No Matter How Far Off, Mediator Prepares For Postwar Syria Mediator Salman Shaikh is preparing for the eventual end to the civil war in Syria. He tells Steve Inskeep about how a new constitution would give the opposition credibility and leverage.

No Matter How Far Off, Mediator Prepares For Postwar Syria

No Matter How Far Off, Mediator Prepares For Postwar Syria

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Mediator Salman Shaikh is preparing for the eventual end to the civil war in Syria. He tells Steve Inskeep about how a new constitution would give the opposition credibility and leverage.


Some Syrians want to talk about what comes after their disastrous war. Syria's government is close to attacking Idlib province, one of the last areas held by rebel groups. But what comes after that? Salman Shaikh has been thinking about that for years.

SALMAN SHAIKH: If you are going to make that very difficult transition from war to peace, you need more than just military tools.

INSKEEP: Think of Shaikh as a kind of outside consultant for the war or, he hopes, for peace. He brings together opposition leaders, armed rebels, foreign governments, various stakeholders in Syria to try to talk through their issues in an informal setting. And now he's watching a possible formal set of talks. The United Nations has been moving toward sponsoring what would be called a constitutional committee backed by foreign governments but made up of Syrians who would talk through the post-war government.

SHAIKH: More than anything else, we need Western governments - we need regional governments to also get much more involved in this effort of a more inclusive process in the constitutional committee.

INSKEEP: So your question is not immediate humanitarian tactical - like the province of Idlib - what happens as government forces close in on this province where several million people are taking shelter? You are involved in these behind-the-scenes talks that are trying to look beyond the conflict, beyond the war, and asking what kind of Syria is going to be there. Is that right?

SHAIKH: Even if President Assad and his government got all the territory, he's still presiding over a very weak and divided country where he only still controls two-thirds. The United States is staying in one-third, where there's Kurdish and our (ph) partners in the northeast. There is no money, so we need a political process.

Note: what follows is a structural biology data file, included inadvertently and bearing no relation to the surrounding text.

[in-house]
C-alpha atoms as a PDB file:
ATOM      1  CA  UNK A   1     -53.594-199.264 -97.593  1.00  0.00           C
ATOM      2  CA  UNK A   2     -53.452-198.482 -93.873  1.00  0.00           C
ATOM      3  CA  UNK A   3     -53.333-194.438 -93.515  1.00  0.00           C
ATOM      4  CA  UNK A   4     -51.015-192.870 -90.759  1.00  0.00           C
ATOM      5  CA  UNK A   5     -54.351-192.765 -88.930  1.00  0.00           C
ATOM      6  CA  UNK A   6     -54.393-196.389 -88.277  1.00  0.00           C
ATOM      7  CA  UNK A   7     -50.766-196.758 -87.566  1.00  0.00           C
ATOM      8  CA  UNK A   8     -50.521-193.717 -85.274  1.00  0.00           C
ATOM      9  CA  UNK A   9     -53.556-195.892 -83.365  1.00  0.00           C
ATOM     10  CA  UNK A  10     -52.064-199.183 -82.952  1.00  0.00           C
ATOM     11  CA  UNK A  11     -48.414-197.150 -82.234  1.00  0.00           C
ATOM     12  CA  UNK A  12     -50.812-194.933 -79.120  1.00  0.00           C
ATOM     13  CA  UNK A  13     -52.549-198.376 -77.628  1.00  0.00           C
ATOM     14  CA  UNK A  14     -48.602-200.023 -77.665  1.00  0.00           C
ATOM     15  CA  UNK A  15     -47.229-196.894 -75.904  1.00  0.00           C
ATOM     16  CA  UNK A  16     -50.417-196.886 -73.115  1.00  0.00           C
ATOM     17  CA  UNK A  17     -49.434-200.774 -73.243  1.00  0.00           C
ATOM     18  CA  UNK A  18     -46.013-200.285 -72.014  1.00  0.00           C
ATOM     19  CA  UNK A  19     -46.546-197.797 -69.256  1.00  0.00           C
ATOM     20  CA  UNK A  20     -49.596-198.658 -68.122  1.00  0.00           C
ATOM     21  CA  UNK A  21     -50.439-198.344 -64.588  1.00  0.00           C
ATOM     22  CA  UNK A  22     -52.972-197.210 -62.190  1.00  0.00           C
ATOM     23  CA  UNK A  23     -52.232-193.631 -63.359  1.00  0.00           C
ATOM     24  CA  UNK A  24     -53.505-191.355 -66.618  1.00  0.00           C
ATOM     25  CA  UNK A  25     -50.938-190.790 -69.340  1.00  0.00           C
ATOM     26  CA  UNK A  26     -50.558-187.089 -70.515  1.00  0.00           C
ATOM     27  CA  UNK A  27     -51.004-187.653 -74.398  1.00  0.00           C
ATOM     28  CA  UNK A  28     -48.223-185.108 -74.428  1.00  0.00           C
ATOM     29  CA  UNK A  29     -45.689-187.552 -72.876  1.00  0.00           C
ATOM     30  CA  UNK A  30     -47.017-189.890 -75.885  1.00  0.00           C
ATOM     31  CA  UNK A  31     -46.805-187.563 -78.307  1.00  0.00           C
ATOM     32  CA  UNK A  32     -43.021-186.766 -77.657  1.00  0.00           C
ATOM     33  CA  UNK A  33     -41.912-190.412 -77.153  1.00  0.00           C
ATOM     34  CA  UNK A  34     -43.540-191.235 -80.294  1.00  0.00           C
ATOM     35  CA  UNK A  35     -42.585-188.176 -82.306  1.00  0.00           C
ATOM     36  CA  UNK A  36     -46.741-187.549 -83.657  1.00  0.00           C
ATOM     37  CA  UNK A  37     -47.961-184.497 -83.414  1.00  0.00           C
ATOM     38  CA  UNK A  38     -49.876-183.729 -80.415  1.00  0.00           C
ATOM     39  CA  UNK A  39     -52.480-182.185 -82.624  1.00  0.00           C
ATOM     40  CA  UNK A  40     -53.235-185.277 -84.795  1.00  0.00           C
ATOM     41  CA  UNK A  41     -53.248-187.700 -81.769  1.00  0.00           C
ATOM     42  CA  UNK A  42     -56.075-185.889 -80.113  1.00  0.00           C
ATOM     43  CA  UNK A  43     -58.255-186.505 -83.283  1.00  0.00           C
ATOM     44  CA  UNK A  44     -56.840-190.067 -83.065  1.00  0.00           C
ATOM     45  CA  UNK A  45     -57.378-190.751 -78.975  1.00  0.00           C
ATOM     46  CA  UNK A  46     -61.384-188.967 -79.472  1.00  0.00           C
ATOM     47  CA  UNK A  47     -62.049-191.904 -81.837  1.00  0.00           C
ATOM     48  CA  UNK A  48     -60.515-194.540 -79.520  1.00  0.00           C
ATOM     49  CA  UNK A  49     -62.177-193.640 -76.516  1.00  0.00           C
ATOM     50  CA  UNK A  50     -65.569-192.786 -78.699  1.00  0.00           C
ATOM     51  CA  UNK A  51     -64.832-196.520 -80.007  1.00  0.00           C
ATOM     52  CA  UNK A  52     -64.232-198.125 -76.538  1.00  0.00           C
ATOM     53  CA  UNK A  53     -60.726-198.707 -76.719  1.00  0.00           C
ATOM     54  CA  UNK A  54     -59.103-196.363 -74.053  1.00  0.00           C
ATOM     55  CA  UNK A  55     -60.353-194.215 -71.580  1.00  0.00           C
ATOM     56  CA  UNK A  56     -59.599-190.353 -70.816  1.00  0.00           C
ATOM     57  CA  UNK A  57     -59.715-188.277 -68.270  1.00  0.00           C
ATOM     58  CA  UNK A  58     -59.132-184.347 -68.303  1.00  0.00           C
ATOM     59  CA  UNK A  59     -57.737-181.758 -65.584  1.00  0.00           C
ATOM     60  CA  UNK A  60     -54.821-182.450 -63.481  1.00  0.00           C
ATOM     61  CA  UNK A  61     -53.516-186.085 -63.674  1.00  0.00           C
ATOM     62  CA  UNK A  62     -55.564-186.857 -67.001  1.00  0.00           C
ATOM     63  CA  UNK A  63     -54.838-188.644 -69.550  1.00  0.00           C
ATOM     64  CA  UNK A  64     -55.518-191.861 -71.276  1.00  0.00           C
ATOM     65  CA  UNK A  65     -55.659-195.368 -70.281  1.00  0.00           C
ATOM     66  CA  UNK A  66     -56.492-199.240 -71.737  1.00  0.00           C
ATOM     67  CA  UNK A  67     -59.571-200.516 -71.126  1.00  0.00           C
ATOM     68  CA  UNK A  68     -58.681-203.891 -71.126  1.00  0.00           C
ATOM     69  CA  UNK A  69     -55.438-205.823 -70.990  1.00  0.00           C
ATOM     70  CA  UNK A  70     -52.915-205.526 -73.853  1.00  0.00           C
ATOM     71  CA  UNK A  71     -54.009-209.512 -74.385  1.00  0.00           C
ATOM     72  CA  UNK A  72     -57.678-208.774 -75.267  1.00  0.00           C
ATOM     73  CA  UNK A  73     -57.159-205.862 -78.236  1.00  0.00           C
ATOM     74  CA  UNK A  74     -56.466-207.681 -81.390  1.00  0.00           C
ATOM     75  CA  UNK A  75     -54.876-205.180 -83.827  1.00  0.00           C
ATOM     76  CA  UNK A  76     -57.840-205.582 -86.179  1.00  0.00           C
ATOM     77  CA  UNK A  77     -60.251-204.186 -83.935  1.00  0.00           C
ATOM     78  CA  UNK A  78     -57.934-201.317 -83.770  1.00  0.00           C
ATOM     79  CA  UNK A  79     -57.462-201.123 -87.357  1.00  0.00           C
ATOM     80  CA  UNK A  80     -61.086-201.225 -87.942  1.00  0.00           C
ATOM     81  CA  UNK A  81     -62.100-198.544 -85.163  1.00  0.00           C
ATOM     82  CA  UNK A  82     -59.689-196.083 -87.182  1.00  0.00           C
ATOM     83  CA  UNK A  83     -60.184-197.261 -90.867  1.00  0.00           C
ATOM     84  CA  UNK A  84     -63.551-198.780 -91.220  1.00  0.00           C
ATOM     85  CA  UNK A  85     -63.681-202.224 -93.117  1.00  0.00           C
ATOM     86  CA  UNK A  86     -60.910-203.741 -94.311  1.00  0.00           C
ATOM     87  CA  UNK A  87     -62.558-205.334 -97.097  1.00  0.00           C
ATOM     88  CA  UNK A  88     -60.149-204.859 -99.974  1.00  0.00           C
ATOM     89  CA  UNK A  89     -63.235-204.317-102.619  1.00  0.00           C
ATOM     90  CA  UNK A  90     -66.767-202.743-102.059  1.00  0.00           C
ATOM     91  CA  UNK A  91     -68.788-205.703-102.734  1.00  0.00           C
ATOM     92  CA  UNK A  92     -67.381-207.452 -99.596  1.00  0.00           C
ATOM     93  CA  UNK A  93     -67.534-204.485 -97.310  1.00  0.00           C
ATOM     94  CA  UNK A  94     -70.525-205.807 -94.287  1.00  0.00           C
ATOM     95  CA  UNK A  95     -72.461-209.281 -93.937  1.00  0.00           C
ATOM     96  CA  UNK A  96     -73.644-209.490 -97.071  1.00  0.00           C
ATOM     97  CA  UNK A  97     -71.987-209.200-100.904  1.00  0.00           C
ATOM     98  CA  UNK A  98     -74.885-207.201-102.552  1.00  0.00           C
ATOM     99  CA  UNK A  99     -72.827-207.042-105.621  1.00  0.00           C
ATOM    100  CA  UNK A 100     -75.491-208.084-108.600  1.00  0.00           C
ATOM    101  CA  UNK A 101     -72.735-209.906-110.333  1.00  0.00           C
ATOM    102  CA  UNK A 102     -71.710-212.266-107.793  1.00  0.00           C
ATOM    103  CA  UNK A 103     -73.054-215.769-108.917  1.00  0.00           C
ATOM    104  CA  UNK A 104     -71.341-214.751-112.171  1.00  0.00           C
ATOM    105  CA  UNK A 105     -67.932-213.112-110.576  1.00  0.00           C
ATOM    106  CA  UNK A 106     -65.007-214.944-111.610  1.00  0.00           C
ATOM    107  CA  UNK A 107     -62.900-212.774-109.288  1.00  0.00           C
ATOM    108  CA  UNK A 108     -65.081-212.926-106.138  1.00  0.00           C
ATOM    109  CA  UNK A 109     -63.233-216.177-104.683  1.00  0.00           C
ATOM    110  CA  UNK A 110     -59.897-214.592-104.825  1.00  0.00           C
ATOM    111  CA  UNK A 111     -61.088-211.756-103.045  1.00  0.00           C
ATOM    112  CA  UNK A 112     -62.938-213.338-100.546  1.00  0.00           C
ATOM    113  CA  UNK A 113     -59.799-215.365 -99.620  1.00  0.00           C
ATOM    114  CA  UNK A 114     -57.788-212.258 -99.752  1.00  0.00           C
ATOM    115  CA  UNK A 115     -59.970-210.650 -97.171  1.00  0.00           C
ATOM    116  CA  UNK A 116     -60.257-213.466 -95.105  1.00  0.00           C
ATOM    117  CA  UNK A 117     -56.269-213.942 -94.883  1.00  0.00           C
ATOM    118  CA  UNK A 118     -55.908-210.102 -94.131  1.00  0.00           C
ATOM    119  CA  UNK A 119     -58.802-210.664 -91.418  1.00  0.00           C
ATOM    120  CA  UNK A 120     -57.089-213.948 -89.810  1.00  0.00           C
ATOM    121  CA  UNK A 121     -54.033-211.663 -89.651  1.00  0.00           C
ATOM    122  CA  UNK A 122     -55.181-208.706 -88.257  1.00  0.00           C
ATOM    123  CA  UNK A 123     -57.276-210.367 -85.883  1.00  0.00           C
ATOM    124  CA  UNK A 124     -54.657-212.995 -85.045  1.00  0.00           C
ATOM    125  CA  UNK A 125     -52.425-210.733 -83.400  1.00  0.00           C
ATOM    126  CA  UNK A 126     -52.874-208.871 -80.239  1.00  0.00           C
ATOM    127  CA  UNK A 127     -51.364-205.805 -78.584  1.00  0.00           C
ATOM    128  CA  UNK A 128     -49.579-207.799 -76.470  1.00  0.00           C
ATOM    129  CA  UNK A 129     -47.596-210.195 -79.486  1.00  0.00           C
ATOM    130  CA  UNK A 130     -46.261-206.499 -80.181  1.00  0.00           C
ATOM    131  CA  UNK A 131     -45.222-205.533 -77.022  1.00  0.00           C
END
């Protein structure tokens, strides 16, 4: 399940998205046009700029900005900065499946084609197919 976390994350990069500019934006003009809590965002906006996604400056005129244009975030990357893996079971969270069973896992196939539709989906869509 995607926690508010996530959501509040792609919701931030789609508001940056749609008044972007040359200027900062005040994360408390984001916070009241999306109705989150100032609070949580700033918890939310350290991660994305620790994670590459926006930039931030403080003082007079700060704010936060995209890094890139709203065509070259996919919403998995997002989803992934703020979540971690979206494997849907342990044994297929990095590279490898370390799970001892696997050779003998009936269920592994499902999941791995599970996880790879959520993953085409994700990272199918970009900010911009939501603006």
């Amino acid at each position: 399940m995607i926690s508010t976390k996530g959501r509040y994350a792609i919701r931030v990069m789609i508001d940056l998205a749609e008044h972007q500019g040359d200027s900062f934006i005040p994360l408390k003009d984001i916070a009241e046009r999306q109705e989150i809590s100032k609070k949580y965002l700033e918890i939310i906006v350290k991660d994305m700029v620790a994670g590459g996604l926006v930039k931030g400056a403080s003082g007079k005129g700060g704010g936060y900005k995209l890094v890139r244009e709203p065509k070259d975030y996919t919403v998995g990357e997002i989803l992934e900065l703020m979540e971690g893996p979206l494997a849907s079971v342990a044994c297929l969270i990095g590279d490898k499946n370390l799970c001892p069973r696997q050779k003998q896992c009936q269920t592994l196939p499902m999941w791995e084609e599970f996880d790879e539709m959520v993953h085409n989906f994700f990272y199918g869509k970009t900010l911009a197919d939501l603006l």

INSKEEP: What would Assad's leverage be to giving some power to opposition groups that his troops have crushed on the battlefield?

SHAIKH: I think we should be very clear-eyed that the Assad government is not going to want to lose control of a political track. It's done its absolute best to block one. Having said that, you know, the Russians, I believe, do need some movement. And they need to be joined by the United States. There needs to be, behind the scenes, some very hard talking based on some concrete ideas of, how do you effect a real transition in Syria? And I believe that maybe we're at a moment where that can really start to take root.

INSKEEP: Do you worry at all that your well-intentioned work would end up effectively helping Assad? Because he's going to stay in power. You're effectively accepting he's going to stay in power. And now the question is, how do you bring in the opposition to accept that?

SHAIKH: Our work is focused on bringing as many Syrians to the table who have a role to play. The fate of Assad, which I think is what you're really getting at, is something that will be determined over a period of time. I think it is interesting that even the United States and other partners are not sort of focusing on that. They're focusing first and foremost on building leverage for a political track and then pushing a serious one where the kinds of mechanisms such as a constitutional committee are empowered, and their results actually matter.

INSKEEP: What's the point of working on a constitution if the president is still going to be Bashar al-Assad, who is obviously going to disregard any law that he needs to disregard in his view?

SHAIKH: That's a very fair and a very good question. And, of course, that's what should concentrate the minds of Syrians, as well as the international backers of such a process - that it is a truly empowered one. And if that was the case, I would suspect that you would start to see amendments and mechanisms which may not guarantee any president for life.

INSKEEP: Meaning that you believe if the right people from a broad swath of Syrian society are given the power to draft a constitution, they're going to draft a constitution that severely limits the power of the president?

SHAIKH: Let me put it this way to you, Steve. I was in Beirut not that long ago. I meet with a lot of people who come from inside the country. I met one who was not at all an opposition figure. And I asked that person, you know, so how many of you really want change now? And that person looked at me and said, about 15 million of us.

INSKEEP: So this man is saying the vast majority of the country is ready for something different?

SHAIKH: If you're really going to make that transition from war to peace. And in that respect, the Syrians must be empowered. And the international community, led by the United States on the political track working with the Russians in particular, is our best hope of actually arriving at something like that.

INSKEEP: Salman Shaikh of The Shaikh Group, thanks very much.

SHAIKH: My pleasure.

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